- Temporary emergency jurisdiction exists because the child is physically present in Colorado and has been abandoned or some other emergency, such as abuse, threatens the child.
Modifying an out of state order is a more complicated process, than registering an order, thus if you need an out-of-state order modified, particularly if it has not been registered in Colorado yet, you should consult an attorney before proceeding. The attorneys at Smith, Shellenberger, and Salazar, LLC would be happy to help you with that process.
You can request that the court restrict that parents parenting time under C.R.S. 14-10-129(4). To make such a request you must file a motion alleging a child would be in imminent physical or emotional danger if the parent were allowed to exercise their parenting time. Upon the adequate allegation in your motion, the court will immediately restrict parenting time, to supervised parenting time, until it can hold a hearing on the motion, which must be conducted within 14 days. At that time the court will require evidence that supports the allegations in the motion.
Remember that parenting-time is the right of both the parent and the child, so it is a very serious matter to restrict someone’s parenting time and courts do not take this decision lightly. Also if you are found to have filed such a motion frivolously, without grounds, the court can order attorney’s fees or even restrict your parenting time as a result. Thus, while urgent action is often required in these situations, it is a good idea to consult an attorney if possible, before filing a motion to restrict parenting time.
Many people find that after a divorce they need to relocate out of state for work or personal reasons. Obviously such a move usually has a significant impact on the parties parenting plan. Because it has the potential to negatively impact the other parent’s relationship with the child the court has to balance the party with primary parenting time’s right to move with the other parent’s right to parenting time with their child.
When the majority parenting-time parent, or a parent with equally shared parenting time wishes to relocate with the child to a location that substantially changes the geographical ties between the child and the other parent, C.R.S. 14-10-129(1)(a)(II) dictates that parent seeking relocation must, give the other parent and the court notice including:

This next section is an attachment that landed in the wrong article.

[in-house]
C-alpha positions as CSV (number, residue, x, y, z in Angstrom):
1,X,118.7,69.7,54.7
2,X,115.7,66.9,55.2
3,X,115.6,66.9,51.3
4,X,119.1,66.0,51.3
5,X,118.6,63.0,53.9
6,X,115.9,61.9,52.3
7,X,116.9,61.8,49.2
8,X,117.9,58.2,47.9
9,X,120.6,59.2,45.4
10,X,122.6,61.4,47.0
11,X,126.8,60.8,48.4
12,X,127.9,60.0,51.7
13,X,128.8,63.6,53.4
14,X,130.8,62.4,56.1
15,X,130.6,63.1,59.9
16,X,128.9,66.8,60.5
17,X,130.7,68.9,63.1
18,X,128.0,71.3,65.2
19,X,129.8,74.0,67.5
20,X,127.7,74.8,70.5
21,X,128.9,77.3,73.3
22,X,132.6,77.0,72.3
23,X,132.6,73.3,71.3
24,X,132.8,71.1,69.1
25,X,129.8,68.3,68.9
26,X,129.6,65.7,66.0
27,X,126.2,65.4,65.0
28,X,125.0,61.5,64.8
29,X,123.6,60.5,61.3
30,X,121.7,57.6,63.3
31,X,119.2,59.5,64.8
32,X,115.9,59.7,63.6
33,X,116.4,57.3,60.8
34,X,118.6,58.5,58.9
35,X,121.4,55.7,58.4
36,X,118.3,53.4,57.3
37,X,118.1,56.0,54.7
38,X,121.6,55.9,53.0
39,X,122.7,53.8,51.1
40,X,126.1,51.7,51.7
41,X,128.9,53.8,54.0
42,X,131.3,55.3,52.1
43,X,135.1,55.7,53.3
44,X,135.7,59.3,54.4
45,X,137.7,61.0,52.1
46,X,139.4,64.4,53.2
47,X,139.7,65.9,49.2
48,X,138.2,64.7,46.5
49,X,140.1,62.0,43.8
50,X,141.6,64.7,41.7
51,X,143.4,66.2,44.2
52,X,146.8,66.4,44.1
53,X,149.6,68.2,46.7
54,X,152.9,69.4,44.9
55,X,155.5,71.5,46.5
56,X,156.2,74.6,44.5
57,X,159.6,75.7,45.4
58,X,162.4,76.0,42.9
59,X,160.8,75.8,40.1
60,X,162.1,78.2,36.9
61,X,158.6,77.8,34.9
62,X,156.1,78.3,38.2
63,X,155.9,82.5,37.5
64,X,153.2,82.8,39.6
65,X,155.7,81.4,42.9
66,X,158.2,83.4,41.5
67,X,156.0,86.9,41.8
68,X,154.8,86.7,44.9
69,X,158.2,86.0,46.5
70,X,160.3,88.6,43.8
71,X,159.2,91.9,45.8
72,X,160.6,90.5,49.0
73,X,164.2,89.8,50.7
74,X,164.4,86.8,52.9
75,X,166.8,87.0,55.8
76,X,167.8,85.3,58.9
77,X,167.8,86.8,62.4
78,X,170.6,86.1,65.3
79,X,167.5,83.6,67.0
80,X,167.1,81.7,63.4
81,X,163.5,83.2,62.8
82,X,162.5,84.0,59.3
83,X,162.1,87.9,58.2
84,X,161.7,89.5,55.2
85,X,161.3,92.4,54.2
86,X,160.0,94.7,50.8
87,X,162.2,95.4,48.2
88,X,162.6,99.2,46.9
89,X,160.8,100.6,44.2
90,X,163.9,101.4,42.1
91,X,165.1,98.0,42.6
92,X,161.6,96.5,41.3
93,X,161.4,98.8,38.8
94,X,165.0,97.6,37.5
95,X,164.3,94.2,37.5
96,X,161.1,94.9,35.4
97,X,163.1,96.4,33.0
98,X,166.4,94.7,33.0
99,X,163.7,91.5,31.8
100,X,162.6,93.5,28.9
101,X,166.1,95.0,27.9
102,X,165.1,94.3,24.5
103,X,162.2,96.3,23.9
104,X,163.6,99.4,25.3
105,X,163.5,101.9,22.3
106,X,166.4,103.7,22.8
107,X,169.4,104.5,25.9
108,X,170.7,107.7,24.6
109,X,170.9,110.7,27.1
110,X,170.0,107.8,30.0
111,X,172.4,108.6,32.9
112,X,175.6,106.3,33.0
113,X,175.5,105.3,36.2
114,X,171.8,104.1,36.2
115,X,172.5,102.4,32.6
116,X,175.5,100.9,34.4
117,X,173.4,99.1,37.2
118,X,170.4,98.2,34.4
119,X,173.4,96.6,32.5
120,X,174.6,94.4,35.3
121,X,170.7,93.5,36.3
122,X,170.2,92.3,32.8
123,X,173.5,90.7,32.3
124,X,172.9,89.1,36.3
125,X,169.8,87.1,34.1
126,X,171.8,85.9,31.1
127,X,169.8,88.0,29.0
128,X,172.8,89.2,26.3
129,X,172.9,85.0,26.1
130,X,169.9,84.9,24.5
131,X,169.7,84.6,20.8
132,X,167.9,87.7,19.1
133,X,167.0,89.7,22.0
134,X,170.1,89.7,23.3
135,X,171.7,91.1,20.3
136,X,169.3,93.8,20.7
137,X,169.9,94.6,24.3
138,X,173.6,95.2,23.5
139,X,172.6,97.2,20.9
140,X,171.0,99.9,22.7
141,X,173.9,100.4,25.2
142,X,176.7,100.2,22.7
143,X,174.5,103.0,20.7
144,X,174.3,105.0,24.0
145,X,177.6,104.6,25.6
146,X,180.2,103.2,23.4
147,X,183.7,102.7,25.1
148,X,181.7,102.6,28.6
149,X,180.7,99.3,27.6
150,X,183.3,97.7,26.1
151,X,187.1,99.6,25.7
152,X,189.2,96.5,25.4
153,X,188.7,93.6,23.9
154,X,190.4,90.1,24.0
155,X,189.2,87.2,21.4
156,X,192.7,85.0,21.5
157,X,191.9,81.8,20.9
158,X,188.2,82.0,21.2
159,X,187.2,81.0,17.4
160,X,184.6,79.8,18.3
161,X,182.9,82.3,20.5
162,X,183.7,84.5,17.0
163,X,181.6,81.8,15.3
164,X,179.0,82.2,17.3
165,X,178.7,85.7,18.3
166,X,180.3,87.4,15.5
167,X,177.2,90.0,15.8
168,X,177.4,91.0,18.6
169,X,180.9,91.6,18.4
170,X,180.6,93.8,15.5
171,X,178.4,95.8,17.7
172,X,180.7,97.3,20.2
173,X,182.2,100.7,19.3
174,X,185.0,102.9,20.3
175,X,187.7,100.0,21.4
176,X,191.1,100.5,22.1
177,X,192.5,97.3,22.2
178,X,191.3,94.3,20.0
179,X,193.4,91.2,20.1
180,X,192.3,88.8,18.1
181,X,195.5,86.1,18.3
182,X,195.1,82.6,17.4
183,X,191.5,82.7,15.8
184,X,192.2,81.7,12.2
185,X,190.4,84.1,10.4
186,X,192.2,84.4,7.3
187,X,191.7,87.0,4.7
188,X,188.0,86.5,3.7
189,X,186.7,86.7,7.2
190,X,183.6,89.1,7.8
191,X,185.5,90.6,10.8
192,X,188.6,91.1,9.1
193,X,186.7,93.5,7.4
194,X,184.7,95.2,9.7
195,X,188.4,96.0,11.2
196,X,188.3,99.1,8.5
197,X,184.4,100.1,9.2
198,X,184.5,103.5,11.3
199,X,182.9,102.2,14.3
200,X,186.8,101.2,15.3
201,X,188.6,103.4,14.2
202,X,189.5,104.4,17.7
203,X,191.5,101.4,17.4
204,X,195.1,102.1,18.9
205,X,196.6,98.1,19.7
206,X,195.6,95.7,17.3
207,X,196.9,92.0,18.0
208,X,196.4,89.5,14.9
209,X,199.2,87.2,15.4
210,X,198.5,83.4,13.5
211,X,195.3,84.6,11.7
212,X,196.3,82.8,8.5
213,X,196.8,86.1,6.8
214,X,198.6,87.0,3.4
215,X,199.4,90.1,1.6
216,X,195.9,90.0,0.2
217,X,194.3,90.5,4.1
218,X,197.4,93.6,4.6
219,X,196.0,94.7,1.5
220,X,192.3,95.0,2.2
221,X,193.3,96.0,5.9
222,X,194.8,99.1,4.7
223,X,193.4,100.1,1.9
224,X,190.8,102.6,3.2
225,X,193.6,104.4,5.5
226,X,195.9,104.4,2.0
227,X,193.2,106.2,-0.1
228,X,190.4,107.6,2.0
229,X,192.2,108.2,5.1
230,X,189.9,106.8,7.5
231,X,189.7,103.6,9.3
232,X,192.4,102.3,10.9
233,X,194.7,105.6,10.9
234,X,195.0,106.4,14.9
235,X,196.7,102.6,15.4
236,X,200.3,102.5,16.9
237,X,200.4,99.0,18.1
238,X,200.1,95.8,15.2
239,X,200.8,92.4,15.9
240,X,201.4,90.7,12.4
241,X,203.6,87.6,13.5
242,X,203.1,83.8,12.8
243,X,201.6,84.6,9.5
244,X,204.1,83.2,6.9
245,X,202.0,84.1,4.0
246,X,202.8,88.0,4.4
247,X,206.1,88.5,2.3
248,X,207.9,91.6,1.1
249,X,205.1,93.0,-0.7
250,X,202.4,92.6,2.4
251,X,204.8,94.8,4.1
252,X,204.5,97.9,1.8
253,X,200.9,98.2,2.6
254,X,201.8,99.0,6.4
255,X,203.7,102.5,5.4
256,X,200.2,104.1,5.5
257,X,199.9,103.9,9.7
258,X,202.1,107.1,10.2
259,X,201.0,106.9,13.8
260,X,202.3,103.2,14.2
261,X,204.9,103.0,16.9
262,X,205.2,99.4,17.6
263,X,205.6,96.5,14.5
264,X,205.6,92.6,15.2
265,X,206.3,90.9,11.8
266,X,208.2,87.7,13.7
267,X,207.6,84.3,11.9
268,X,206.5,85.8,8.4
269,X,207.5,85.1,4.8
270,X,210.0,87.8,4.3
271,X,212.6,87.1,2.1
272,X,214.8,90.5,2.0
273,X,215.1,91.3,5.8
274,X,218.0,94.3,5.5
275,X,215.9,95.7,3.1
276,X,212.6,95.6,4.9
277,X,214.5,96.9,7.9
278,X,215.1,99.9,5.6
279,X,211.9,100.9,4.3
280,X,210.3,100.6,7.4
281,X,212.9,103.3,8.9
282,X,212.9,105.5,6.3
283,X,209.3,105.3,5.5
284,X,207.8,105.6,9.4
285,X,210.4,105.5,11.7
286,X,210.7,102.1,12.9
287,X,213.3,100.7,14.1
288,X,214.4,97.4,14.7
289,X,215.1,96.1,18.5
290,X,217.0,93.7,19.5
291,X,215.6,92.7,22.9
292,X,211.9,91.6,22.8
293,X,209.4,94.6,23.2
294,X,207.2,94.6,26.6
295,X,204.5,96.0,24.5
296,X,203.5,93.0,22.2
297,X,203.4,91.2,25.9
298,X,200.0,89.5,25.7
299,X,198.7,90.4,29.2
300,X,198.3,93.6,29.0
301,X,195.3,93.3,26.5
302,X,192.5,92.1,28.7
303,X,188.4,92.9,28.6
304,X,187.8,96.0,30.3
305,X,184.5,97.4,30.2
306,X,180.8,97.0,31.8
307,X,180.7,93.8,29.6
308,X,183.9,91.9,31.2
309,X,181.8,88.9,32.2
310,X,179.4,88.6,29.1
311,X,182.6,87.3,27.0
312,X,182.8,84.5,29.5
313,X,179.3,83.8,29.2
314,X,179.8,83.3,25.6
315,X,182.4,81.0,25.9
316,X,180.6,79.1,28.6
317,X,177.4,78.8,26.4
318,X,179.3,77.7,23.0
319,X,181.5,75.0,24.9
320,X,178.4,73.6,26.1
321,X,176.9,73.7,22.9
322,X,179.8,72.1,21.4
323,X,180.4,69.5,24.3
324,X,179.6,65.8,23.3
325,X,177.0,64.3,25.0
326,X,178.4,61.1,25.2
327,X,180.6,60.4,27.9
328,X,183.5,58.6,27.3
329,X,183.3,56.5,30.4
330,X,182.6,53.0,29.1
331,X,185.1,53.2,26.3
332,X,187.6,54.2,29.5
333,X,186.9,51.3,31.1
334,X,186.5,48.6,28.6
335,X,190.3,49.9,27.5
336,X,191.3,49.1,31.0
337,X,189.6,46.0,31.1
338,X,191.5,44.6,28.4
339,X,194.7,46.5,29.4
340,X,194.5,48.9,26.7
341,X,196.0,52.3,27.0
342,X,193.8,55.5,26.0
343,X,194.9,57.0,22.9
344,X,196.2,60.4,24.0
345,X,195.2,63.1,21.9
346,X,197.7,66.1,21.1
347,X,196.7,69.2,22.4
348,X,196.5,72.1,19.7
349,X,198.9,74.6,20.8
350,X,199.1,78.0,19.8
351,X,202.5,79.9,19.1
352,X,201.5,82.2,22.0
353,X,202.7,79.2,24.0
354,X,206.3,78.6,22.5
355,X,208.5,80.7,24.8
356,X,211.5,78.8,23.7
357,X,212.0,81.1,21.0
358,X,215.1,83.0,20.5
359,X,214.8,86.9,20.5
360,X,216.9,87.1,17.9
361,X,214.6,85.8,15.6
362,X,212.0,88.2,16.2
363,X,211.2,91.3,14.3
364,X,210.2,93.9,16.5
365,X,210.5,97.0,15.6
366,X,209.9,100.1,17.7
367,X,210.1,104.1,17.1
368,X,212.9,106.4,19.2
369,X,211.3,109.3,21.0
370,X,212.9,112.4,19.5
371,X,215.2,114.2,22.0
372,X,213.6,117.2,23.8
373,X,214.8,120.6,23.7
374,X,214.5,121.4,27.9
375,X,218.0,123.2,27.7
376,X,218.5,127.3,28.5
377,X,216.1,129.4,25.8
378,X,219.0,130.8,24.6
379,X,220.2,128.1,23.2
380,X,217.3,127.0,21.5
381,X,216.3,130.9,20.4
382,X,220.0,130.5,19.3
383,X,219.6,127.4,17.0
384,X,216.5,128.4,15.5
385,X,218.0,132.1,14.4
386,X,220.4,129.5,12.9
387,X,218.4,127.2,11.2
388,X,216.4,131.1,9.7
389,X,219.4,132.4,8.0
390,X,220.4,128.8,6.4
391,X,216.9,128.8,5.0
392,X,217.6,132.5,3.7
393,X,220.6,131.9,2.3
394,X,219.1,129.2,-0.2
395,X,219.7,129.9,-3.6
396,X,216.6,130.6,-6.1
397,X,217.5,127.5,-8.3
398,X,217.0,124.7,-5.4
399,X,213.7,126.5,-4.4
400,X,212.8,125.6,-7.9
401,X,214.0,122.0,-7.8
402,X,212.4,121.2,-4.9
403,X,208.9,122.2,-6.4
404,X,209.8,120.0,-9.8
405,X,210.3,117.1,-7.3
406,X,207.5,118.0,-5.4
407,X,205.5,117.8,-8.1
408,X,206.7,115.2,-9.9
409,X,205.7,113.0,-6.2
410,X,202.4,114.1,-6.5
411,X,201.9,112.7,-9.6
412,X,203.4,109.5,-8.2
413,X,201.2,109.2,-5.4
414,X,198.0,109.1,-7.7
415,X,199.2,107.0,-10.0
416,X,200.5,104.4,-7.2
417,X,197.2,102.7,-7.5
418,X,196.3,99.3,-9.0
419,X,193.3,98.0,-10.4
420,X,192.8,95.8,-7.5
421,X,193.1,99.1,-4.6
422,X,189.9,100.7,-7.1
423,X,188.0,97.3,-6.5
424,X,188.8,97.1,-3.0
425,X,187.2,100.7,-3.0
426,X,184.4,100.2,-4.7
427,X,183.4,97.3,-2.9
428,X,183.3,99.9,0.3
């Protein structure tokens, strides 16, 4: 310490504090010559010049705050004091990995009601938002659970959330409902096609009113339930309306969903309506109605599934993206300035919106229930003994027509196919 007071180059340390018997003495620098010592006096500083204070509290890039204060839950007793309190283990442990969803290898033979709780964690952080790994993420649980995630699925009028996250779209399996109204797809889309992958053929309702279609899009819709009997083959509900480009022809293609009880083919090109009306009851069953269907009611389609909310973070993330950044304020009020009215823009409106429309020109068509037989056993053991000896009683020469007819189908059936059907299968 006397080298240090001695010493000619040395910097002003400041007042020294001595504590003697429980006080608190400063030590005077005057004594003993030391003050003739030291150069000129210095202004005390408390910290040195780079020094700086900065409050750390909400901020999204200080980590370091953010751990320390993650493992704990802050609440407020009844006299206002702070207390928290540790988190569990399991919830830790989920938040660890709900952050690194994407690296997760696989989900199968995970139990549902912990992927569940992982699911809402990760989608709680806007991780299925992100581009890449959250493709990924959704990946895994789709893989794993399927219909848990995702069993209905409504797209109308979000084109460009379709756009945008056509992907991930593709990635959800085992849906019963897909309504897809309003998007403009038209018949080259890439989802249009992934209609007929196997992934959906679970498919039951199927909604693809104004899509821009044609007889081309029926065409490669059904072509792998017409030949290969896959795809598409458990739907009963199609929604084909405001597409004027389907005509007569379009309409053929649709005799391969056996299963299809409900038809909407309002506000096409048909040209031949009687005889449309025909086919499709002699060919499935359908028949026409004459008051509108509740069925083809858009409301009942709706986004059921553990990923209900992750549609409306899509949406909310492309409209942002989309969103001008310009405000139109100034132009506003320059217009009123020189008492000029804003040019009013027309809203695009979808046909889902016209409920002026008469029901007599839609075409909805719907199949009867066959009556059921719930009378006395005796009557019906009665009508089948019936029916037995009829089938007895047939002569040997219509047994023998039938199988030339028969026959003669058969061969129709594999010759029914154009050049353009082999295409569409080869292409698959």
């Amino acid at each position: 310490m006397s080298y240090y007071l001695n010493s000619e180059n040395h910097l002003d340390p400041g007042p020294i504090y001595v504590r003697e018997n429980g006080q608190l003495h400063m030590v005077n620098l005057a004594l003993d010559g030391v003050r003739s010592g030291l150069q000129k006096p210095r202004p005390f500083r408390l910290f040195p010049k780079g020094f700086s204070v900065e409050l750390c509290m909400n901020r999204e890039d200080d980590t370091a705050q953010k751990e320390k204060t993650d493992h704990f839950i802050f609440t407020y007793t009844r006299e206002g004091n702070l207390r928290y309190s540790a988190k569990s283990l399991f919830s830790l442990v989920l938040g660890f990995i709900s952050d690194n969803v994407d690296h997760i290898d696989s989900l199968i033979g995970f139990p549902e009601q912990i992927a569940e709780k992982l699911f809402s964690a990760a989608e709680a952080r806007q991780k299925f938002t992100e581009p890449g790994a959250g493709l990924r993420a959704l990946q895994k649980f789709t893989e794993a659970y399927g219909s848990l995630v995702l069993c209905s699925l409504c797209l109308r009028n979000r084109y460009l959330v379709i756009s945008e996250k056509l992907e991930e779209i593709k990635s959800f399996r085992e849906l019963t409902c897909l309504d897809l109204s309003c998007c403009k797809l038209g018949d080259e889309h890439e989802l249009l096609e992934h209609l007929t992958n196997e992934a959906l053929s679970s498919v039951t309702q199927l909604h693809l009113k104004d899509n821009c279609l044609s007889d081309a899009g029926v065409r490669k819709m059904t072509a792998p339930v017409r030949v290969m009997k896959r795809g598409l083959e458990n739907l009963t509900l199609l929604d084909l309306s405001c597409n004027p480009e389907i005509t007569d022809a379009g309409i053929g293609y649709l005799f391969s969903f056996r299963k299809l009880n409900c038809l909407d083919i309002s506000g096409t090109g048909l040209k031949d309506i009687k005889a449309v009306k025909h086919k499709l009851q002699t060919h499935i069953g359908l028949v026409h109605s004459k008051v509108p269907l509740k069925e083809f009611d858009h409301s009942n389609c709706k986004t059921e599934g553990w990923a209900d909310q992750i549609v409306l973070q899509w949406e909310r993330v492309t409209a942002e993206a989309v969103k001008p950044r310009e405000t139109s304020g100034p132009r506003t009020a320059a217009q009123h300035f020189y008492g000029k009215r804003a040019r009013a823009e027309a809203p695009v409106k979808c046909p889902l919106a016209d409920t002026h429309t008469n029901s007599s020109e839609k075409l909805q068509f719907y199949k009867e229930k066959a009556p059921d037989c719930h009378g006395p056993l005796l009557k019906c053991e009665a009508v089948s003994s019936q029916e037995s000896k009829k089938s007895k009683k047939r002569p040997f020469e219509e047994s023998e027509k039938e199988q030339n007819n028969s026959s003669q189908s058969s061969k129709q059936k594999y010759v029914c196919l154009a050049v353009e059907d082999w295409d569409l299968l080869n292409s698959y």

- Written notice of the intent to relocate,
- The location where the party intends to reside,
- The reason for the relocation, and
- A proposed revised parenting plan.
If the other parent is opposed to the relocation or the new parenting plan, that parent will file its opposition with the court. Regardless the court will hold a hearing on the relocation, to determine whether the relocation and parenting plan proposed are in the child’s best interest.
Pursuant C.R.S. 14-10-129(2)(c) the court considers a number of factors in a relocation hearing including:
- The reasons why the party wishes to relocate with the child;
- The reasons why the opposing party is objecting to the proposed relocation;
- The history and quality of each party’s relationship with the child since any previous parenting time order;
- The educational opportunities for the child at the existing location and at the proposed new location;
- The presence or absence of extended family at the existing location and at the proposed new location;
- Any advantages of the child remaining with the primary caregiver;
- The anticipated impact of the move on the child;
- Whether the court will be able to fashion a reasonable parenting time schedule if the change requested is permitted; and
- Any other relevant factors bearing on the best interests of the child.
Colorado family law favors stability and permanence of determinations. Particularly, the legislature has determined that it is generally in the best interests of children and to the benefit of families and the court system, if it is not possible for parents to constantly lityigate custody issues.
For minor modifications, the court can change a parenting planif it is in the best interests of the child, however, the court will likely require parents to create a parenting plan that provides an avenue for them to resolve minor modification on their own. If a party wants to change the person a child resides with a majority of the time, there are more strict limits. For instance, a party can request such a modification once after permanent orders have been entered, after that no party can file a motion to modify the primary residential parent within two years of the previous modification, unless the party can show the child is in danger. C.R.S. 14-10-129(1.5).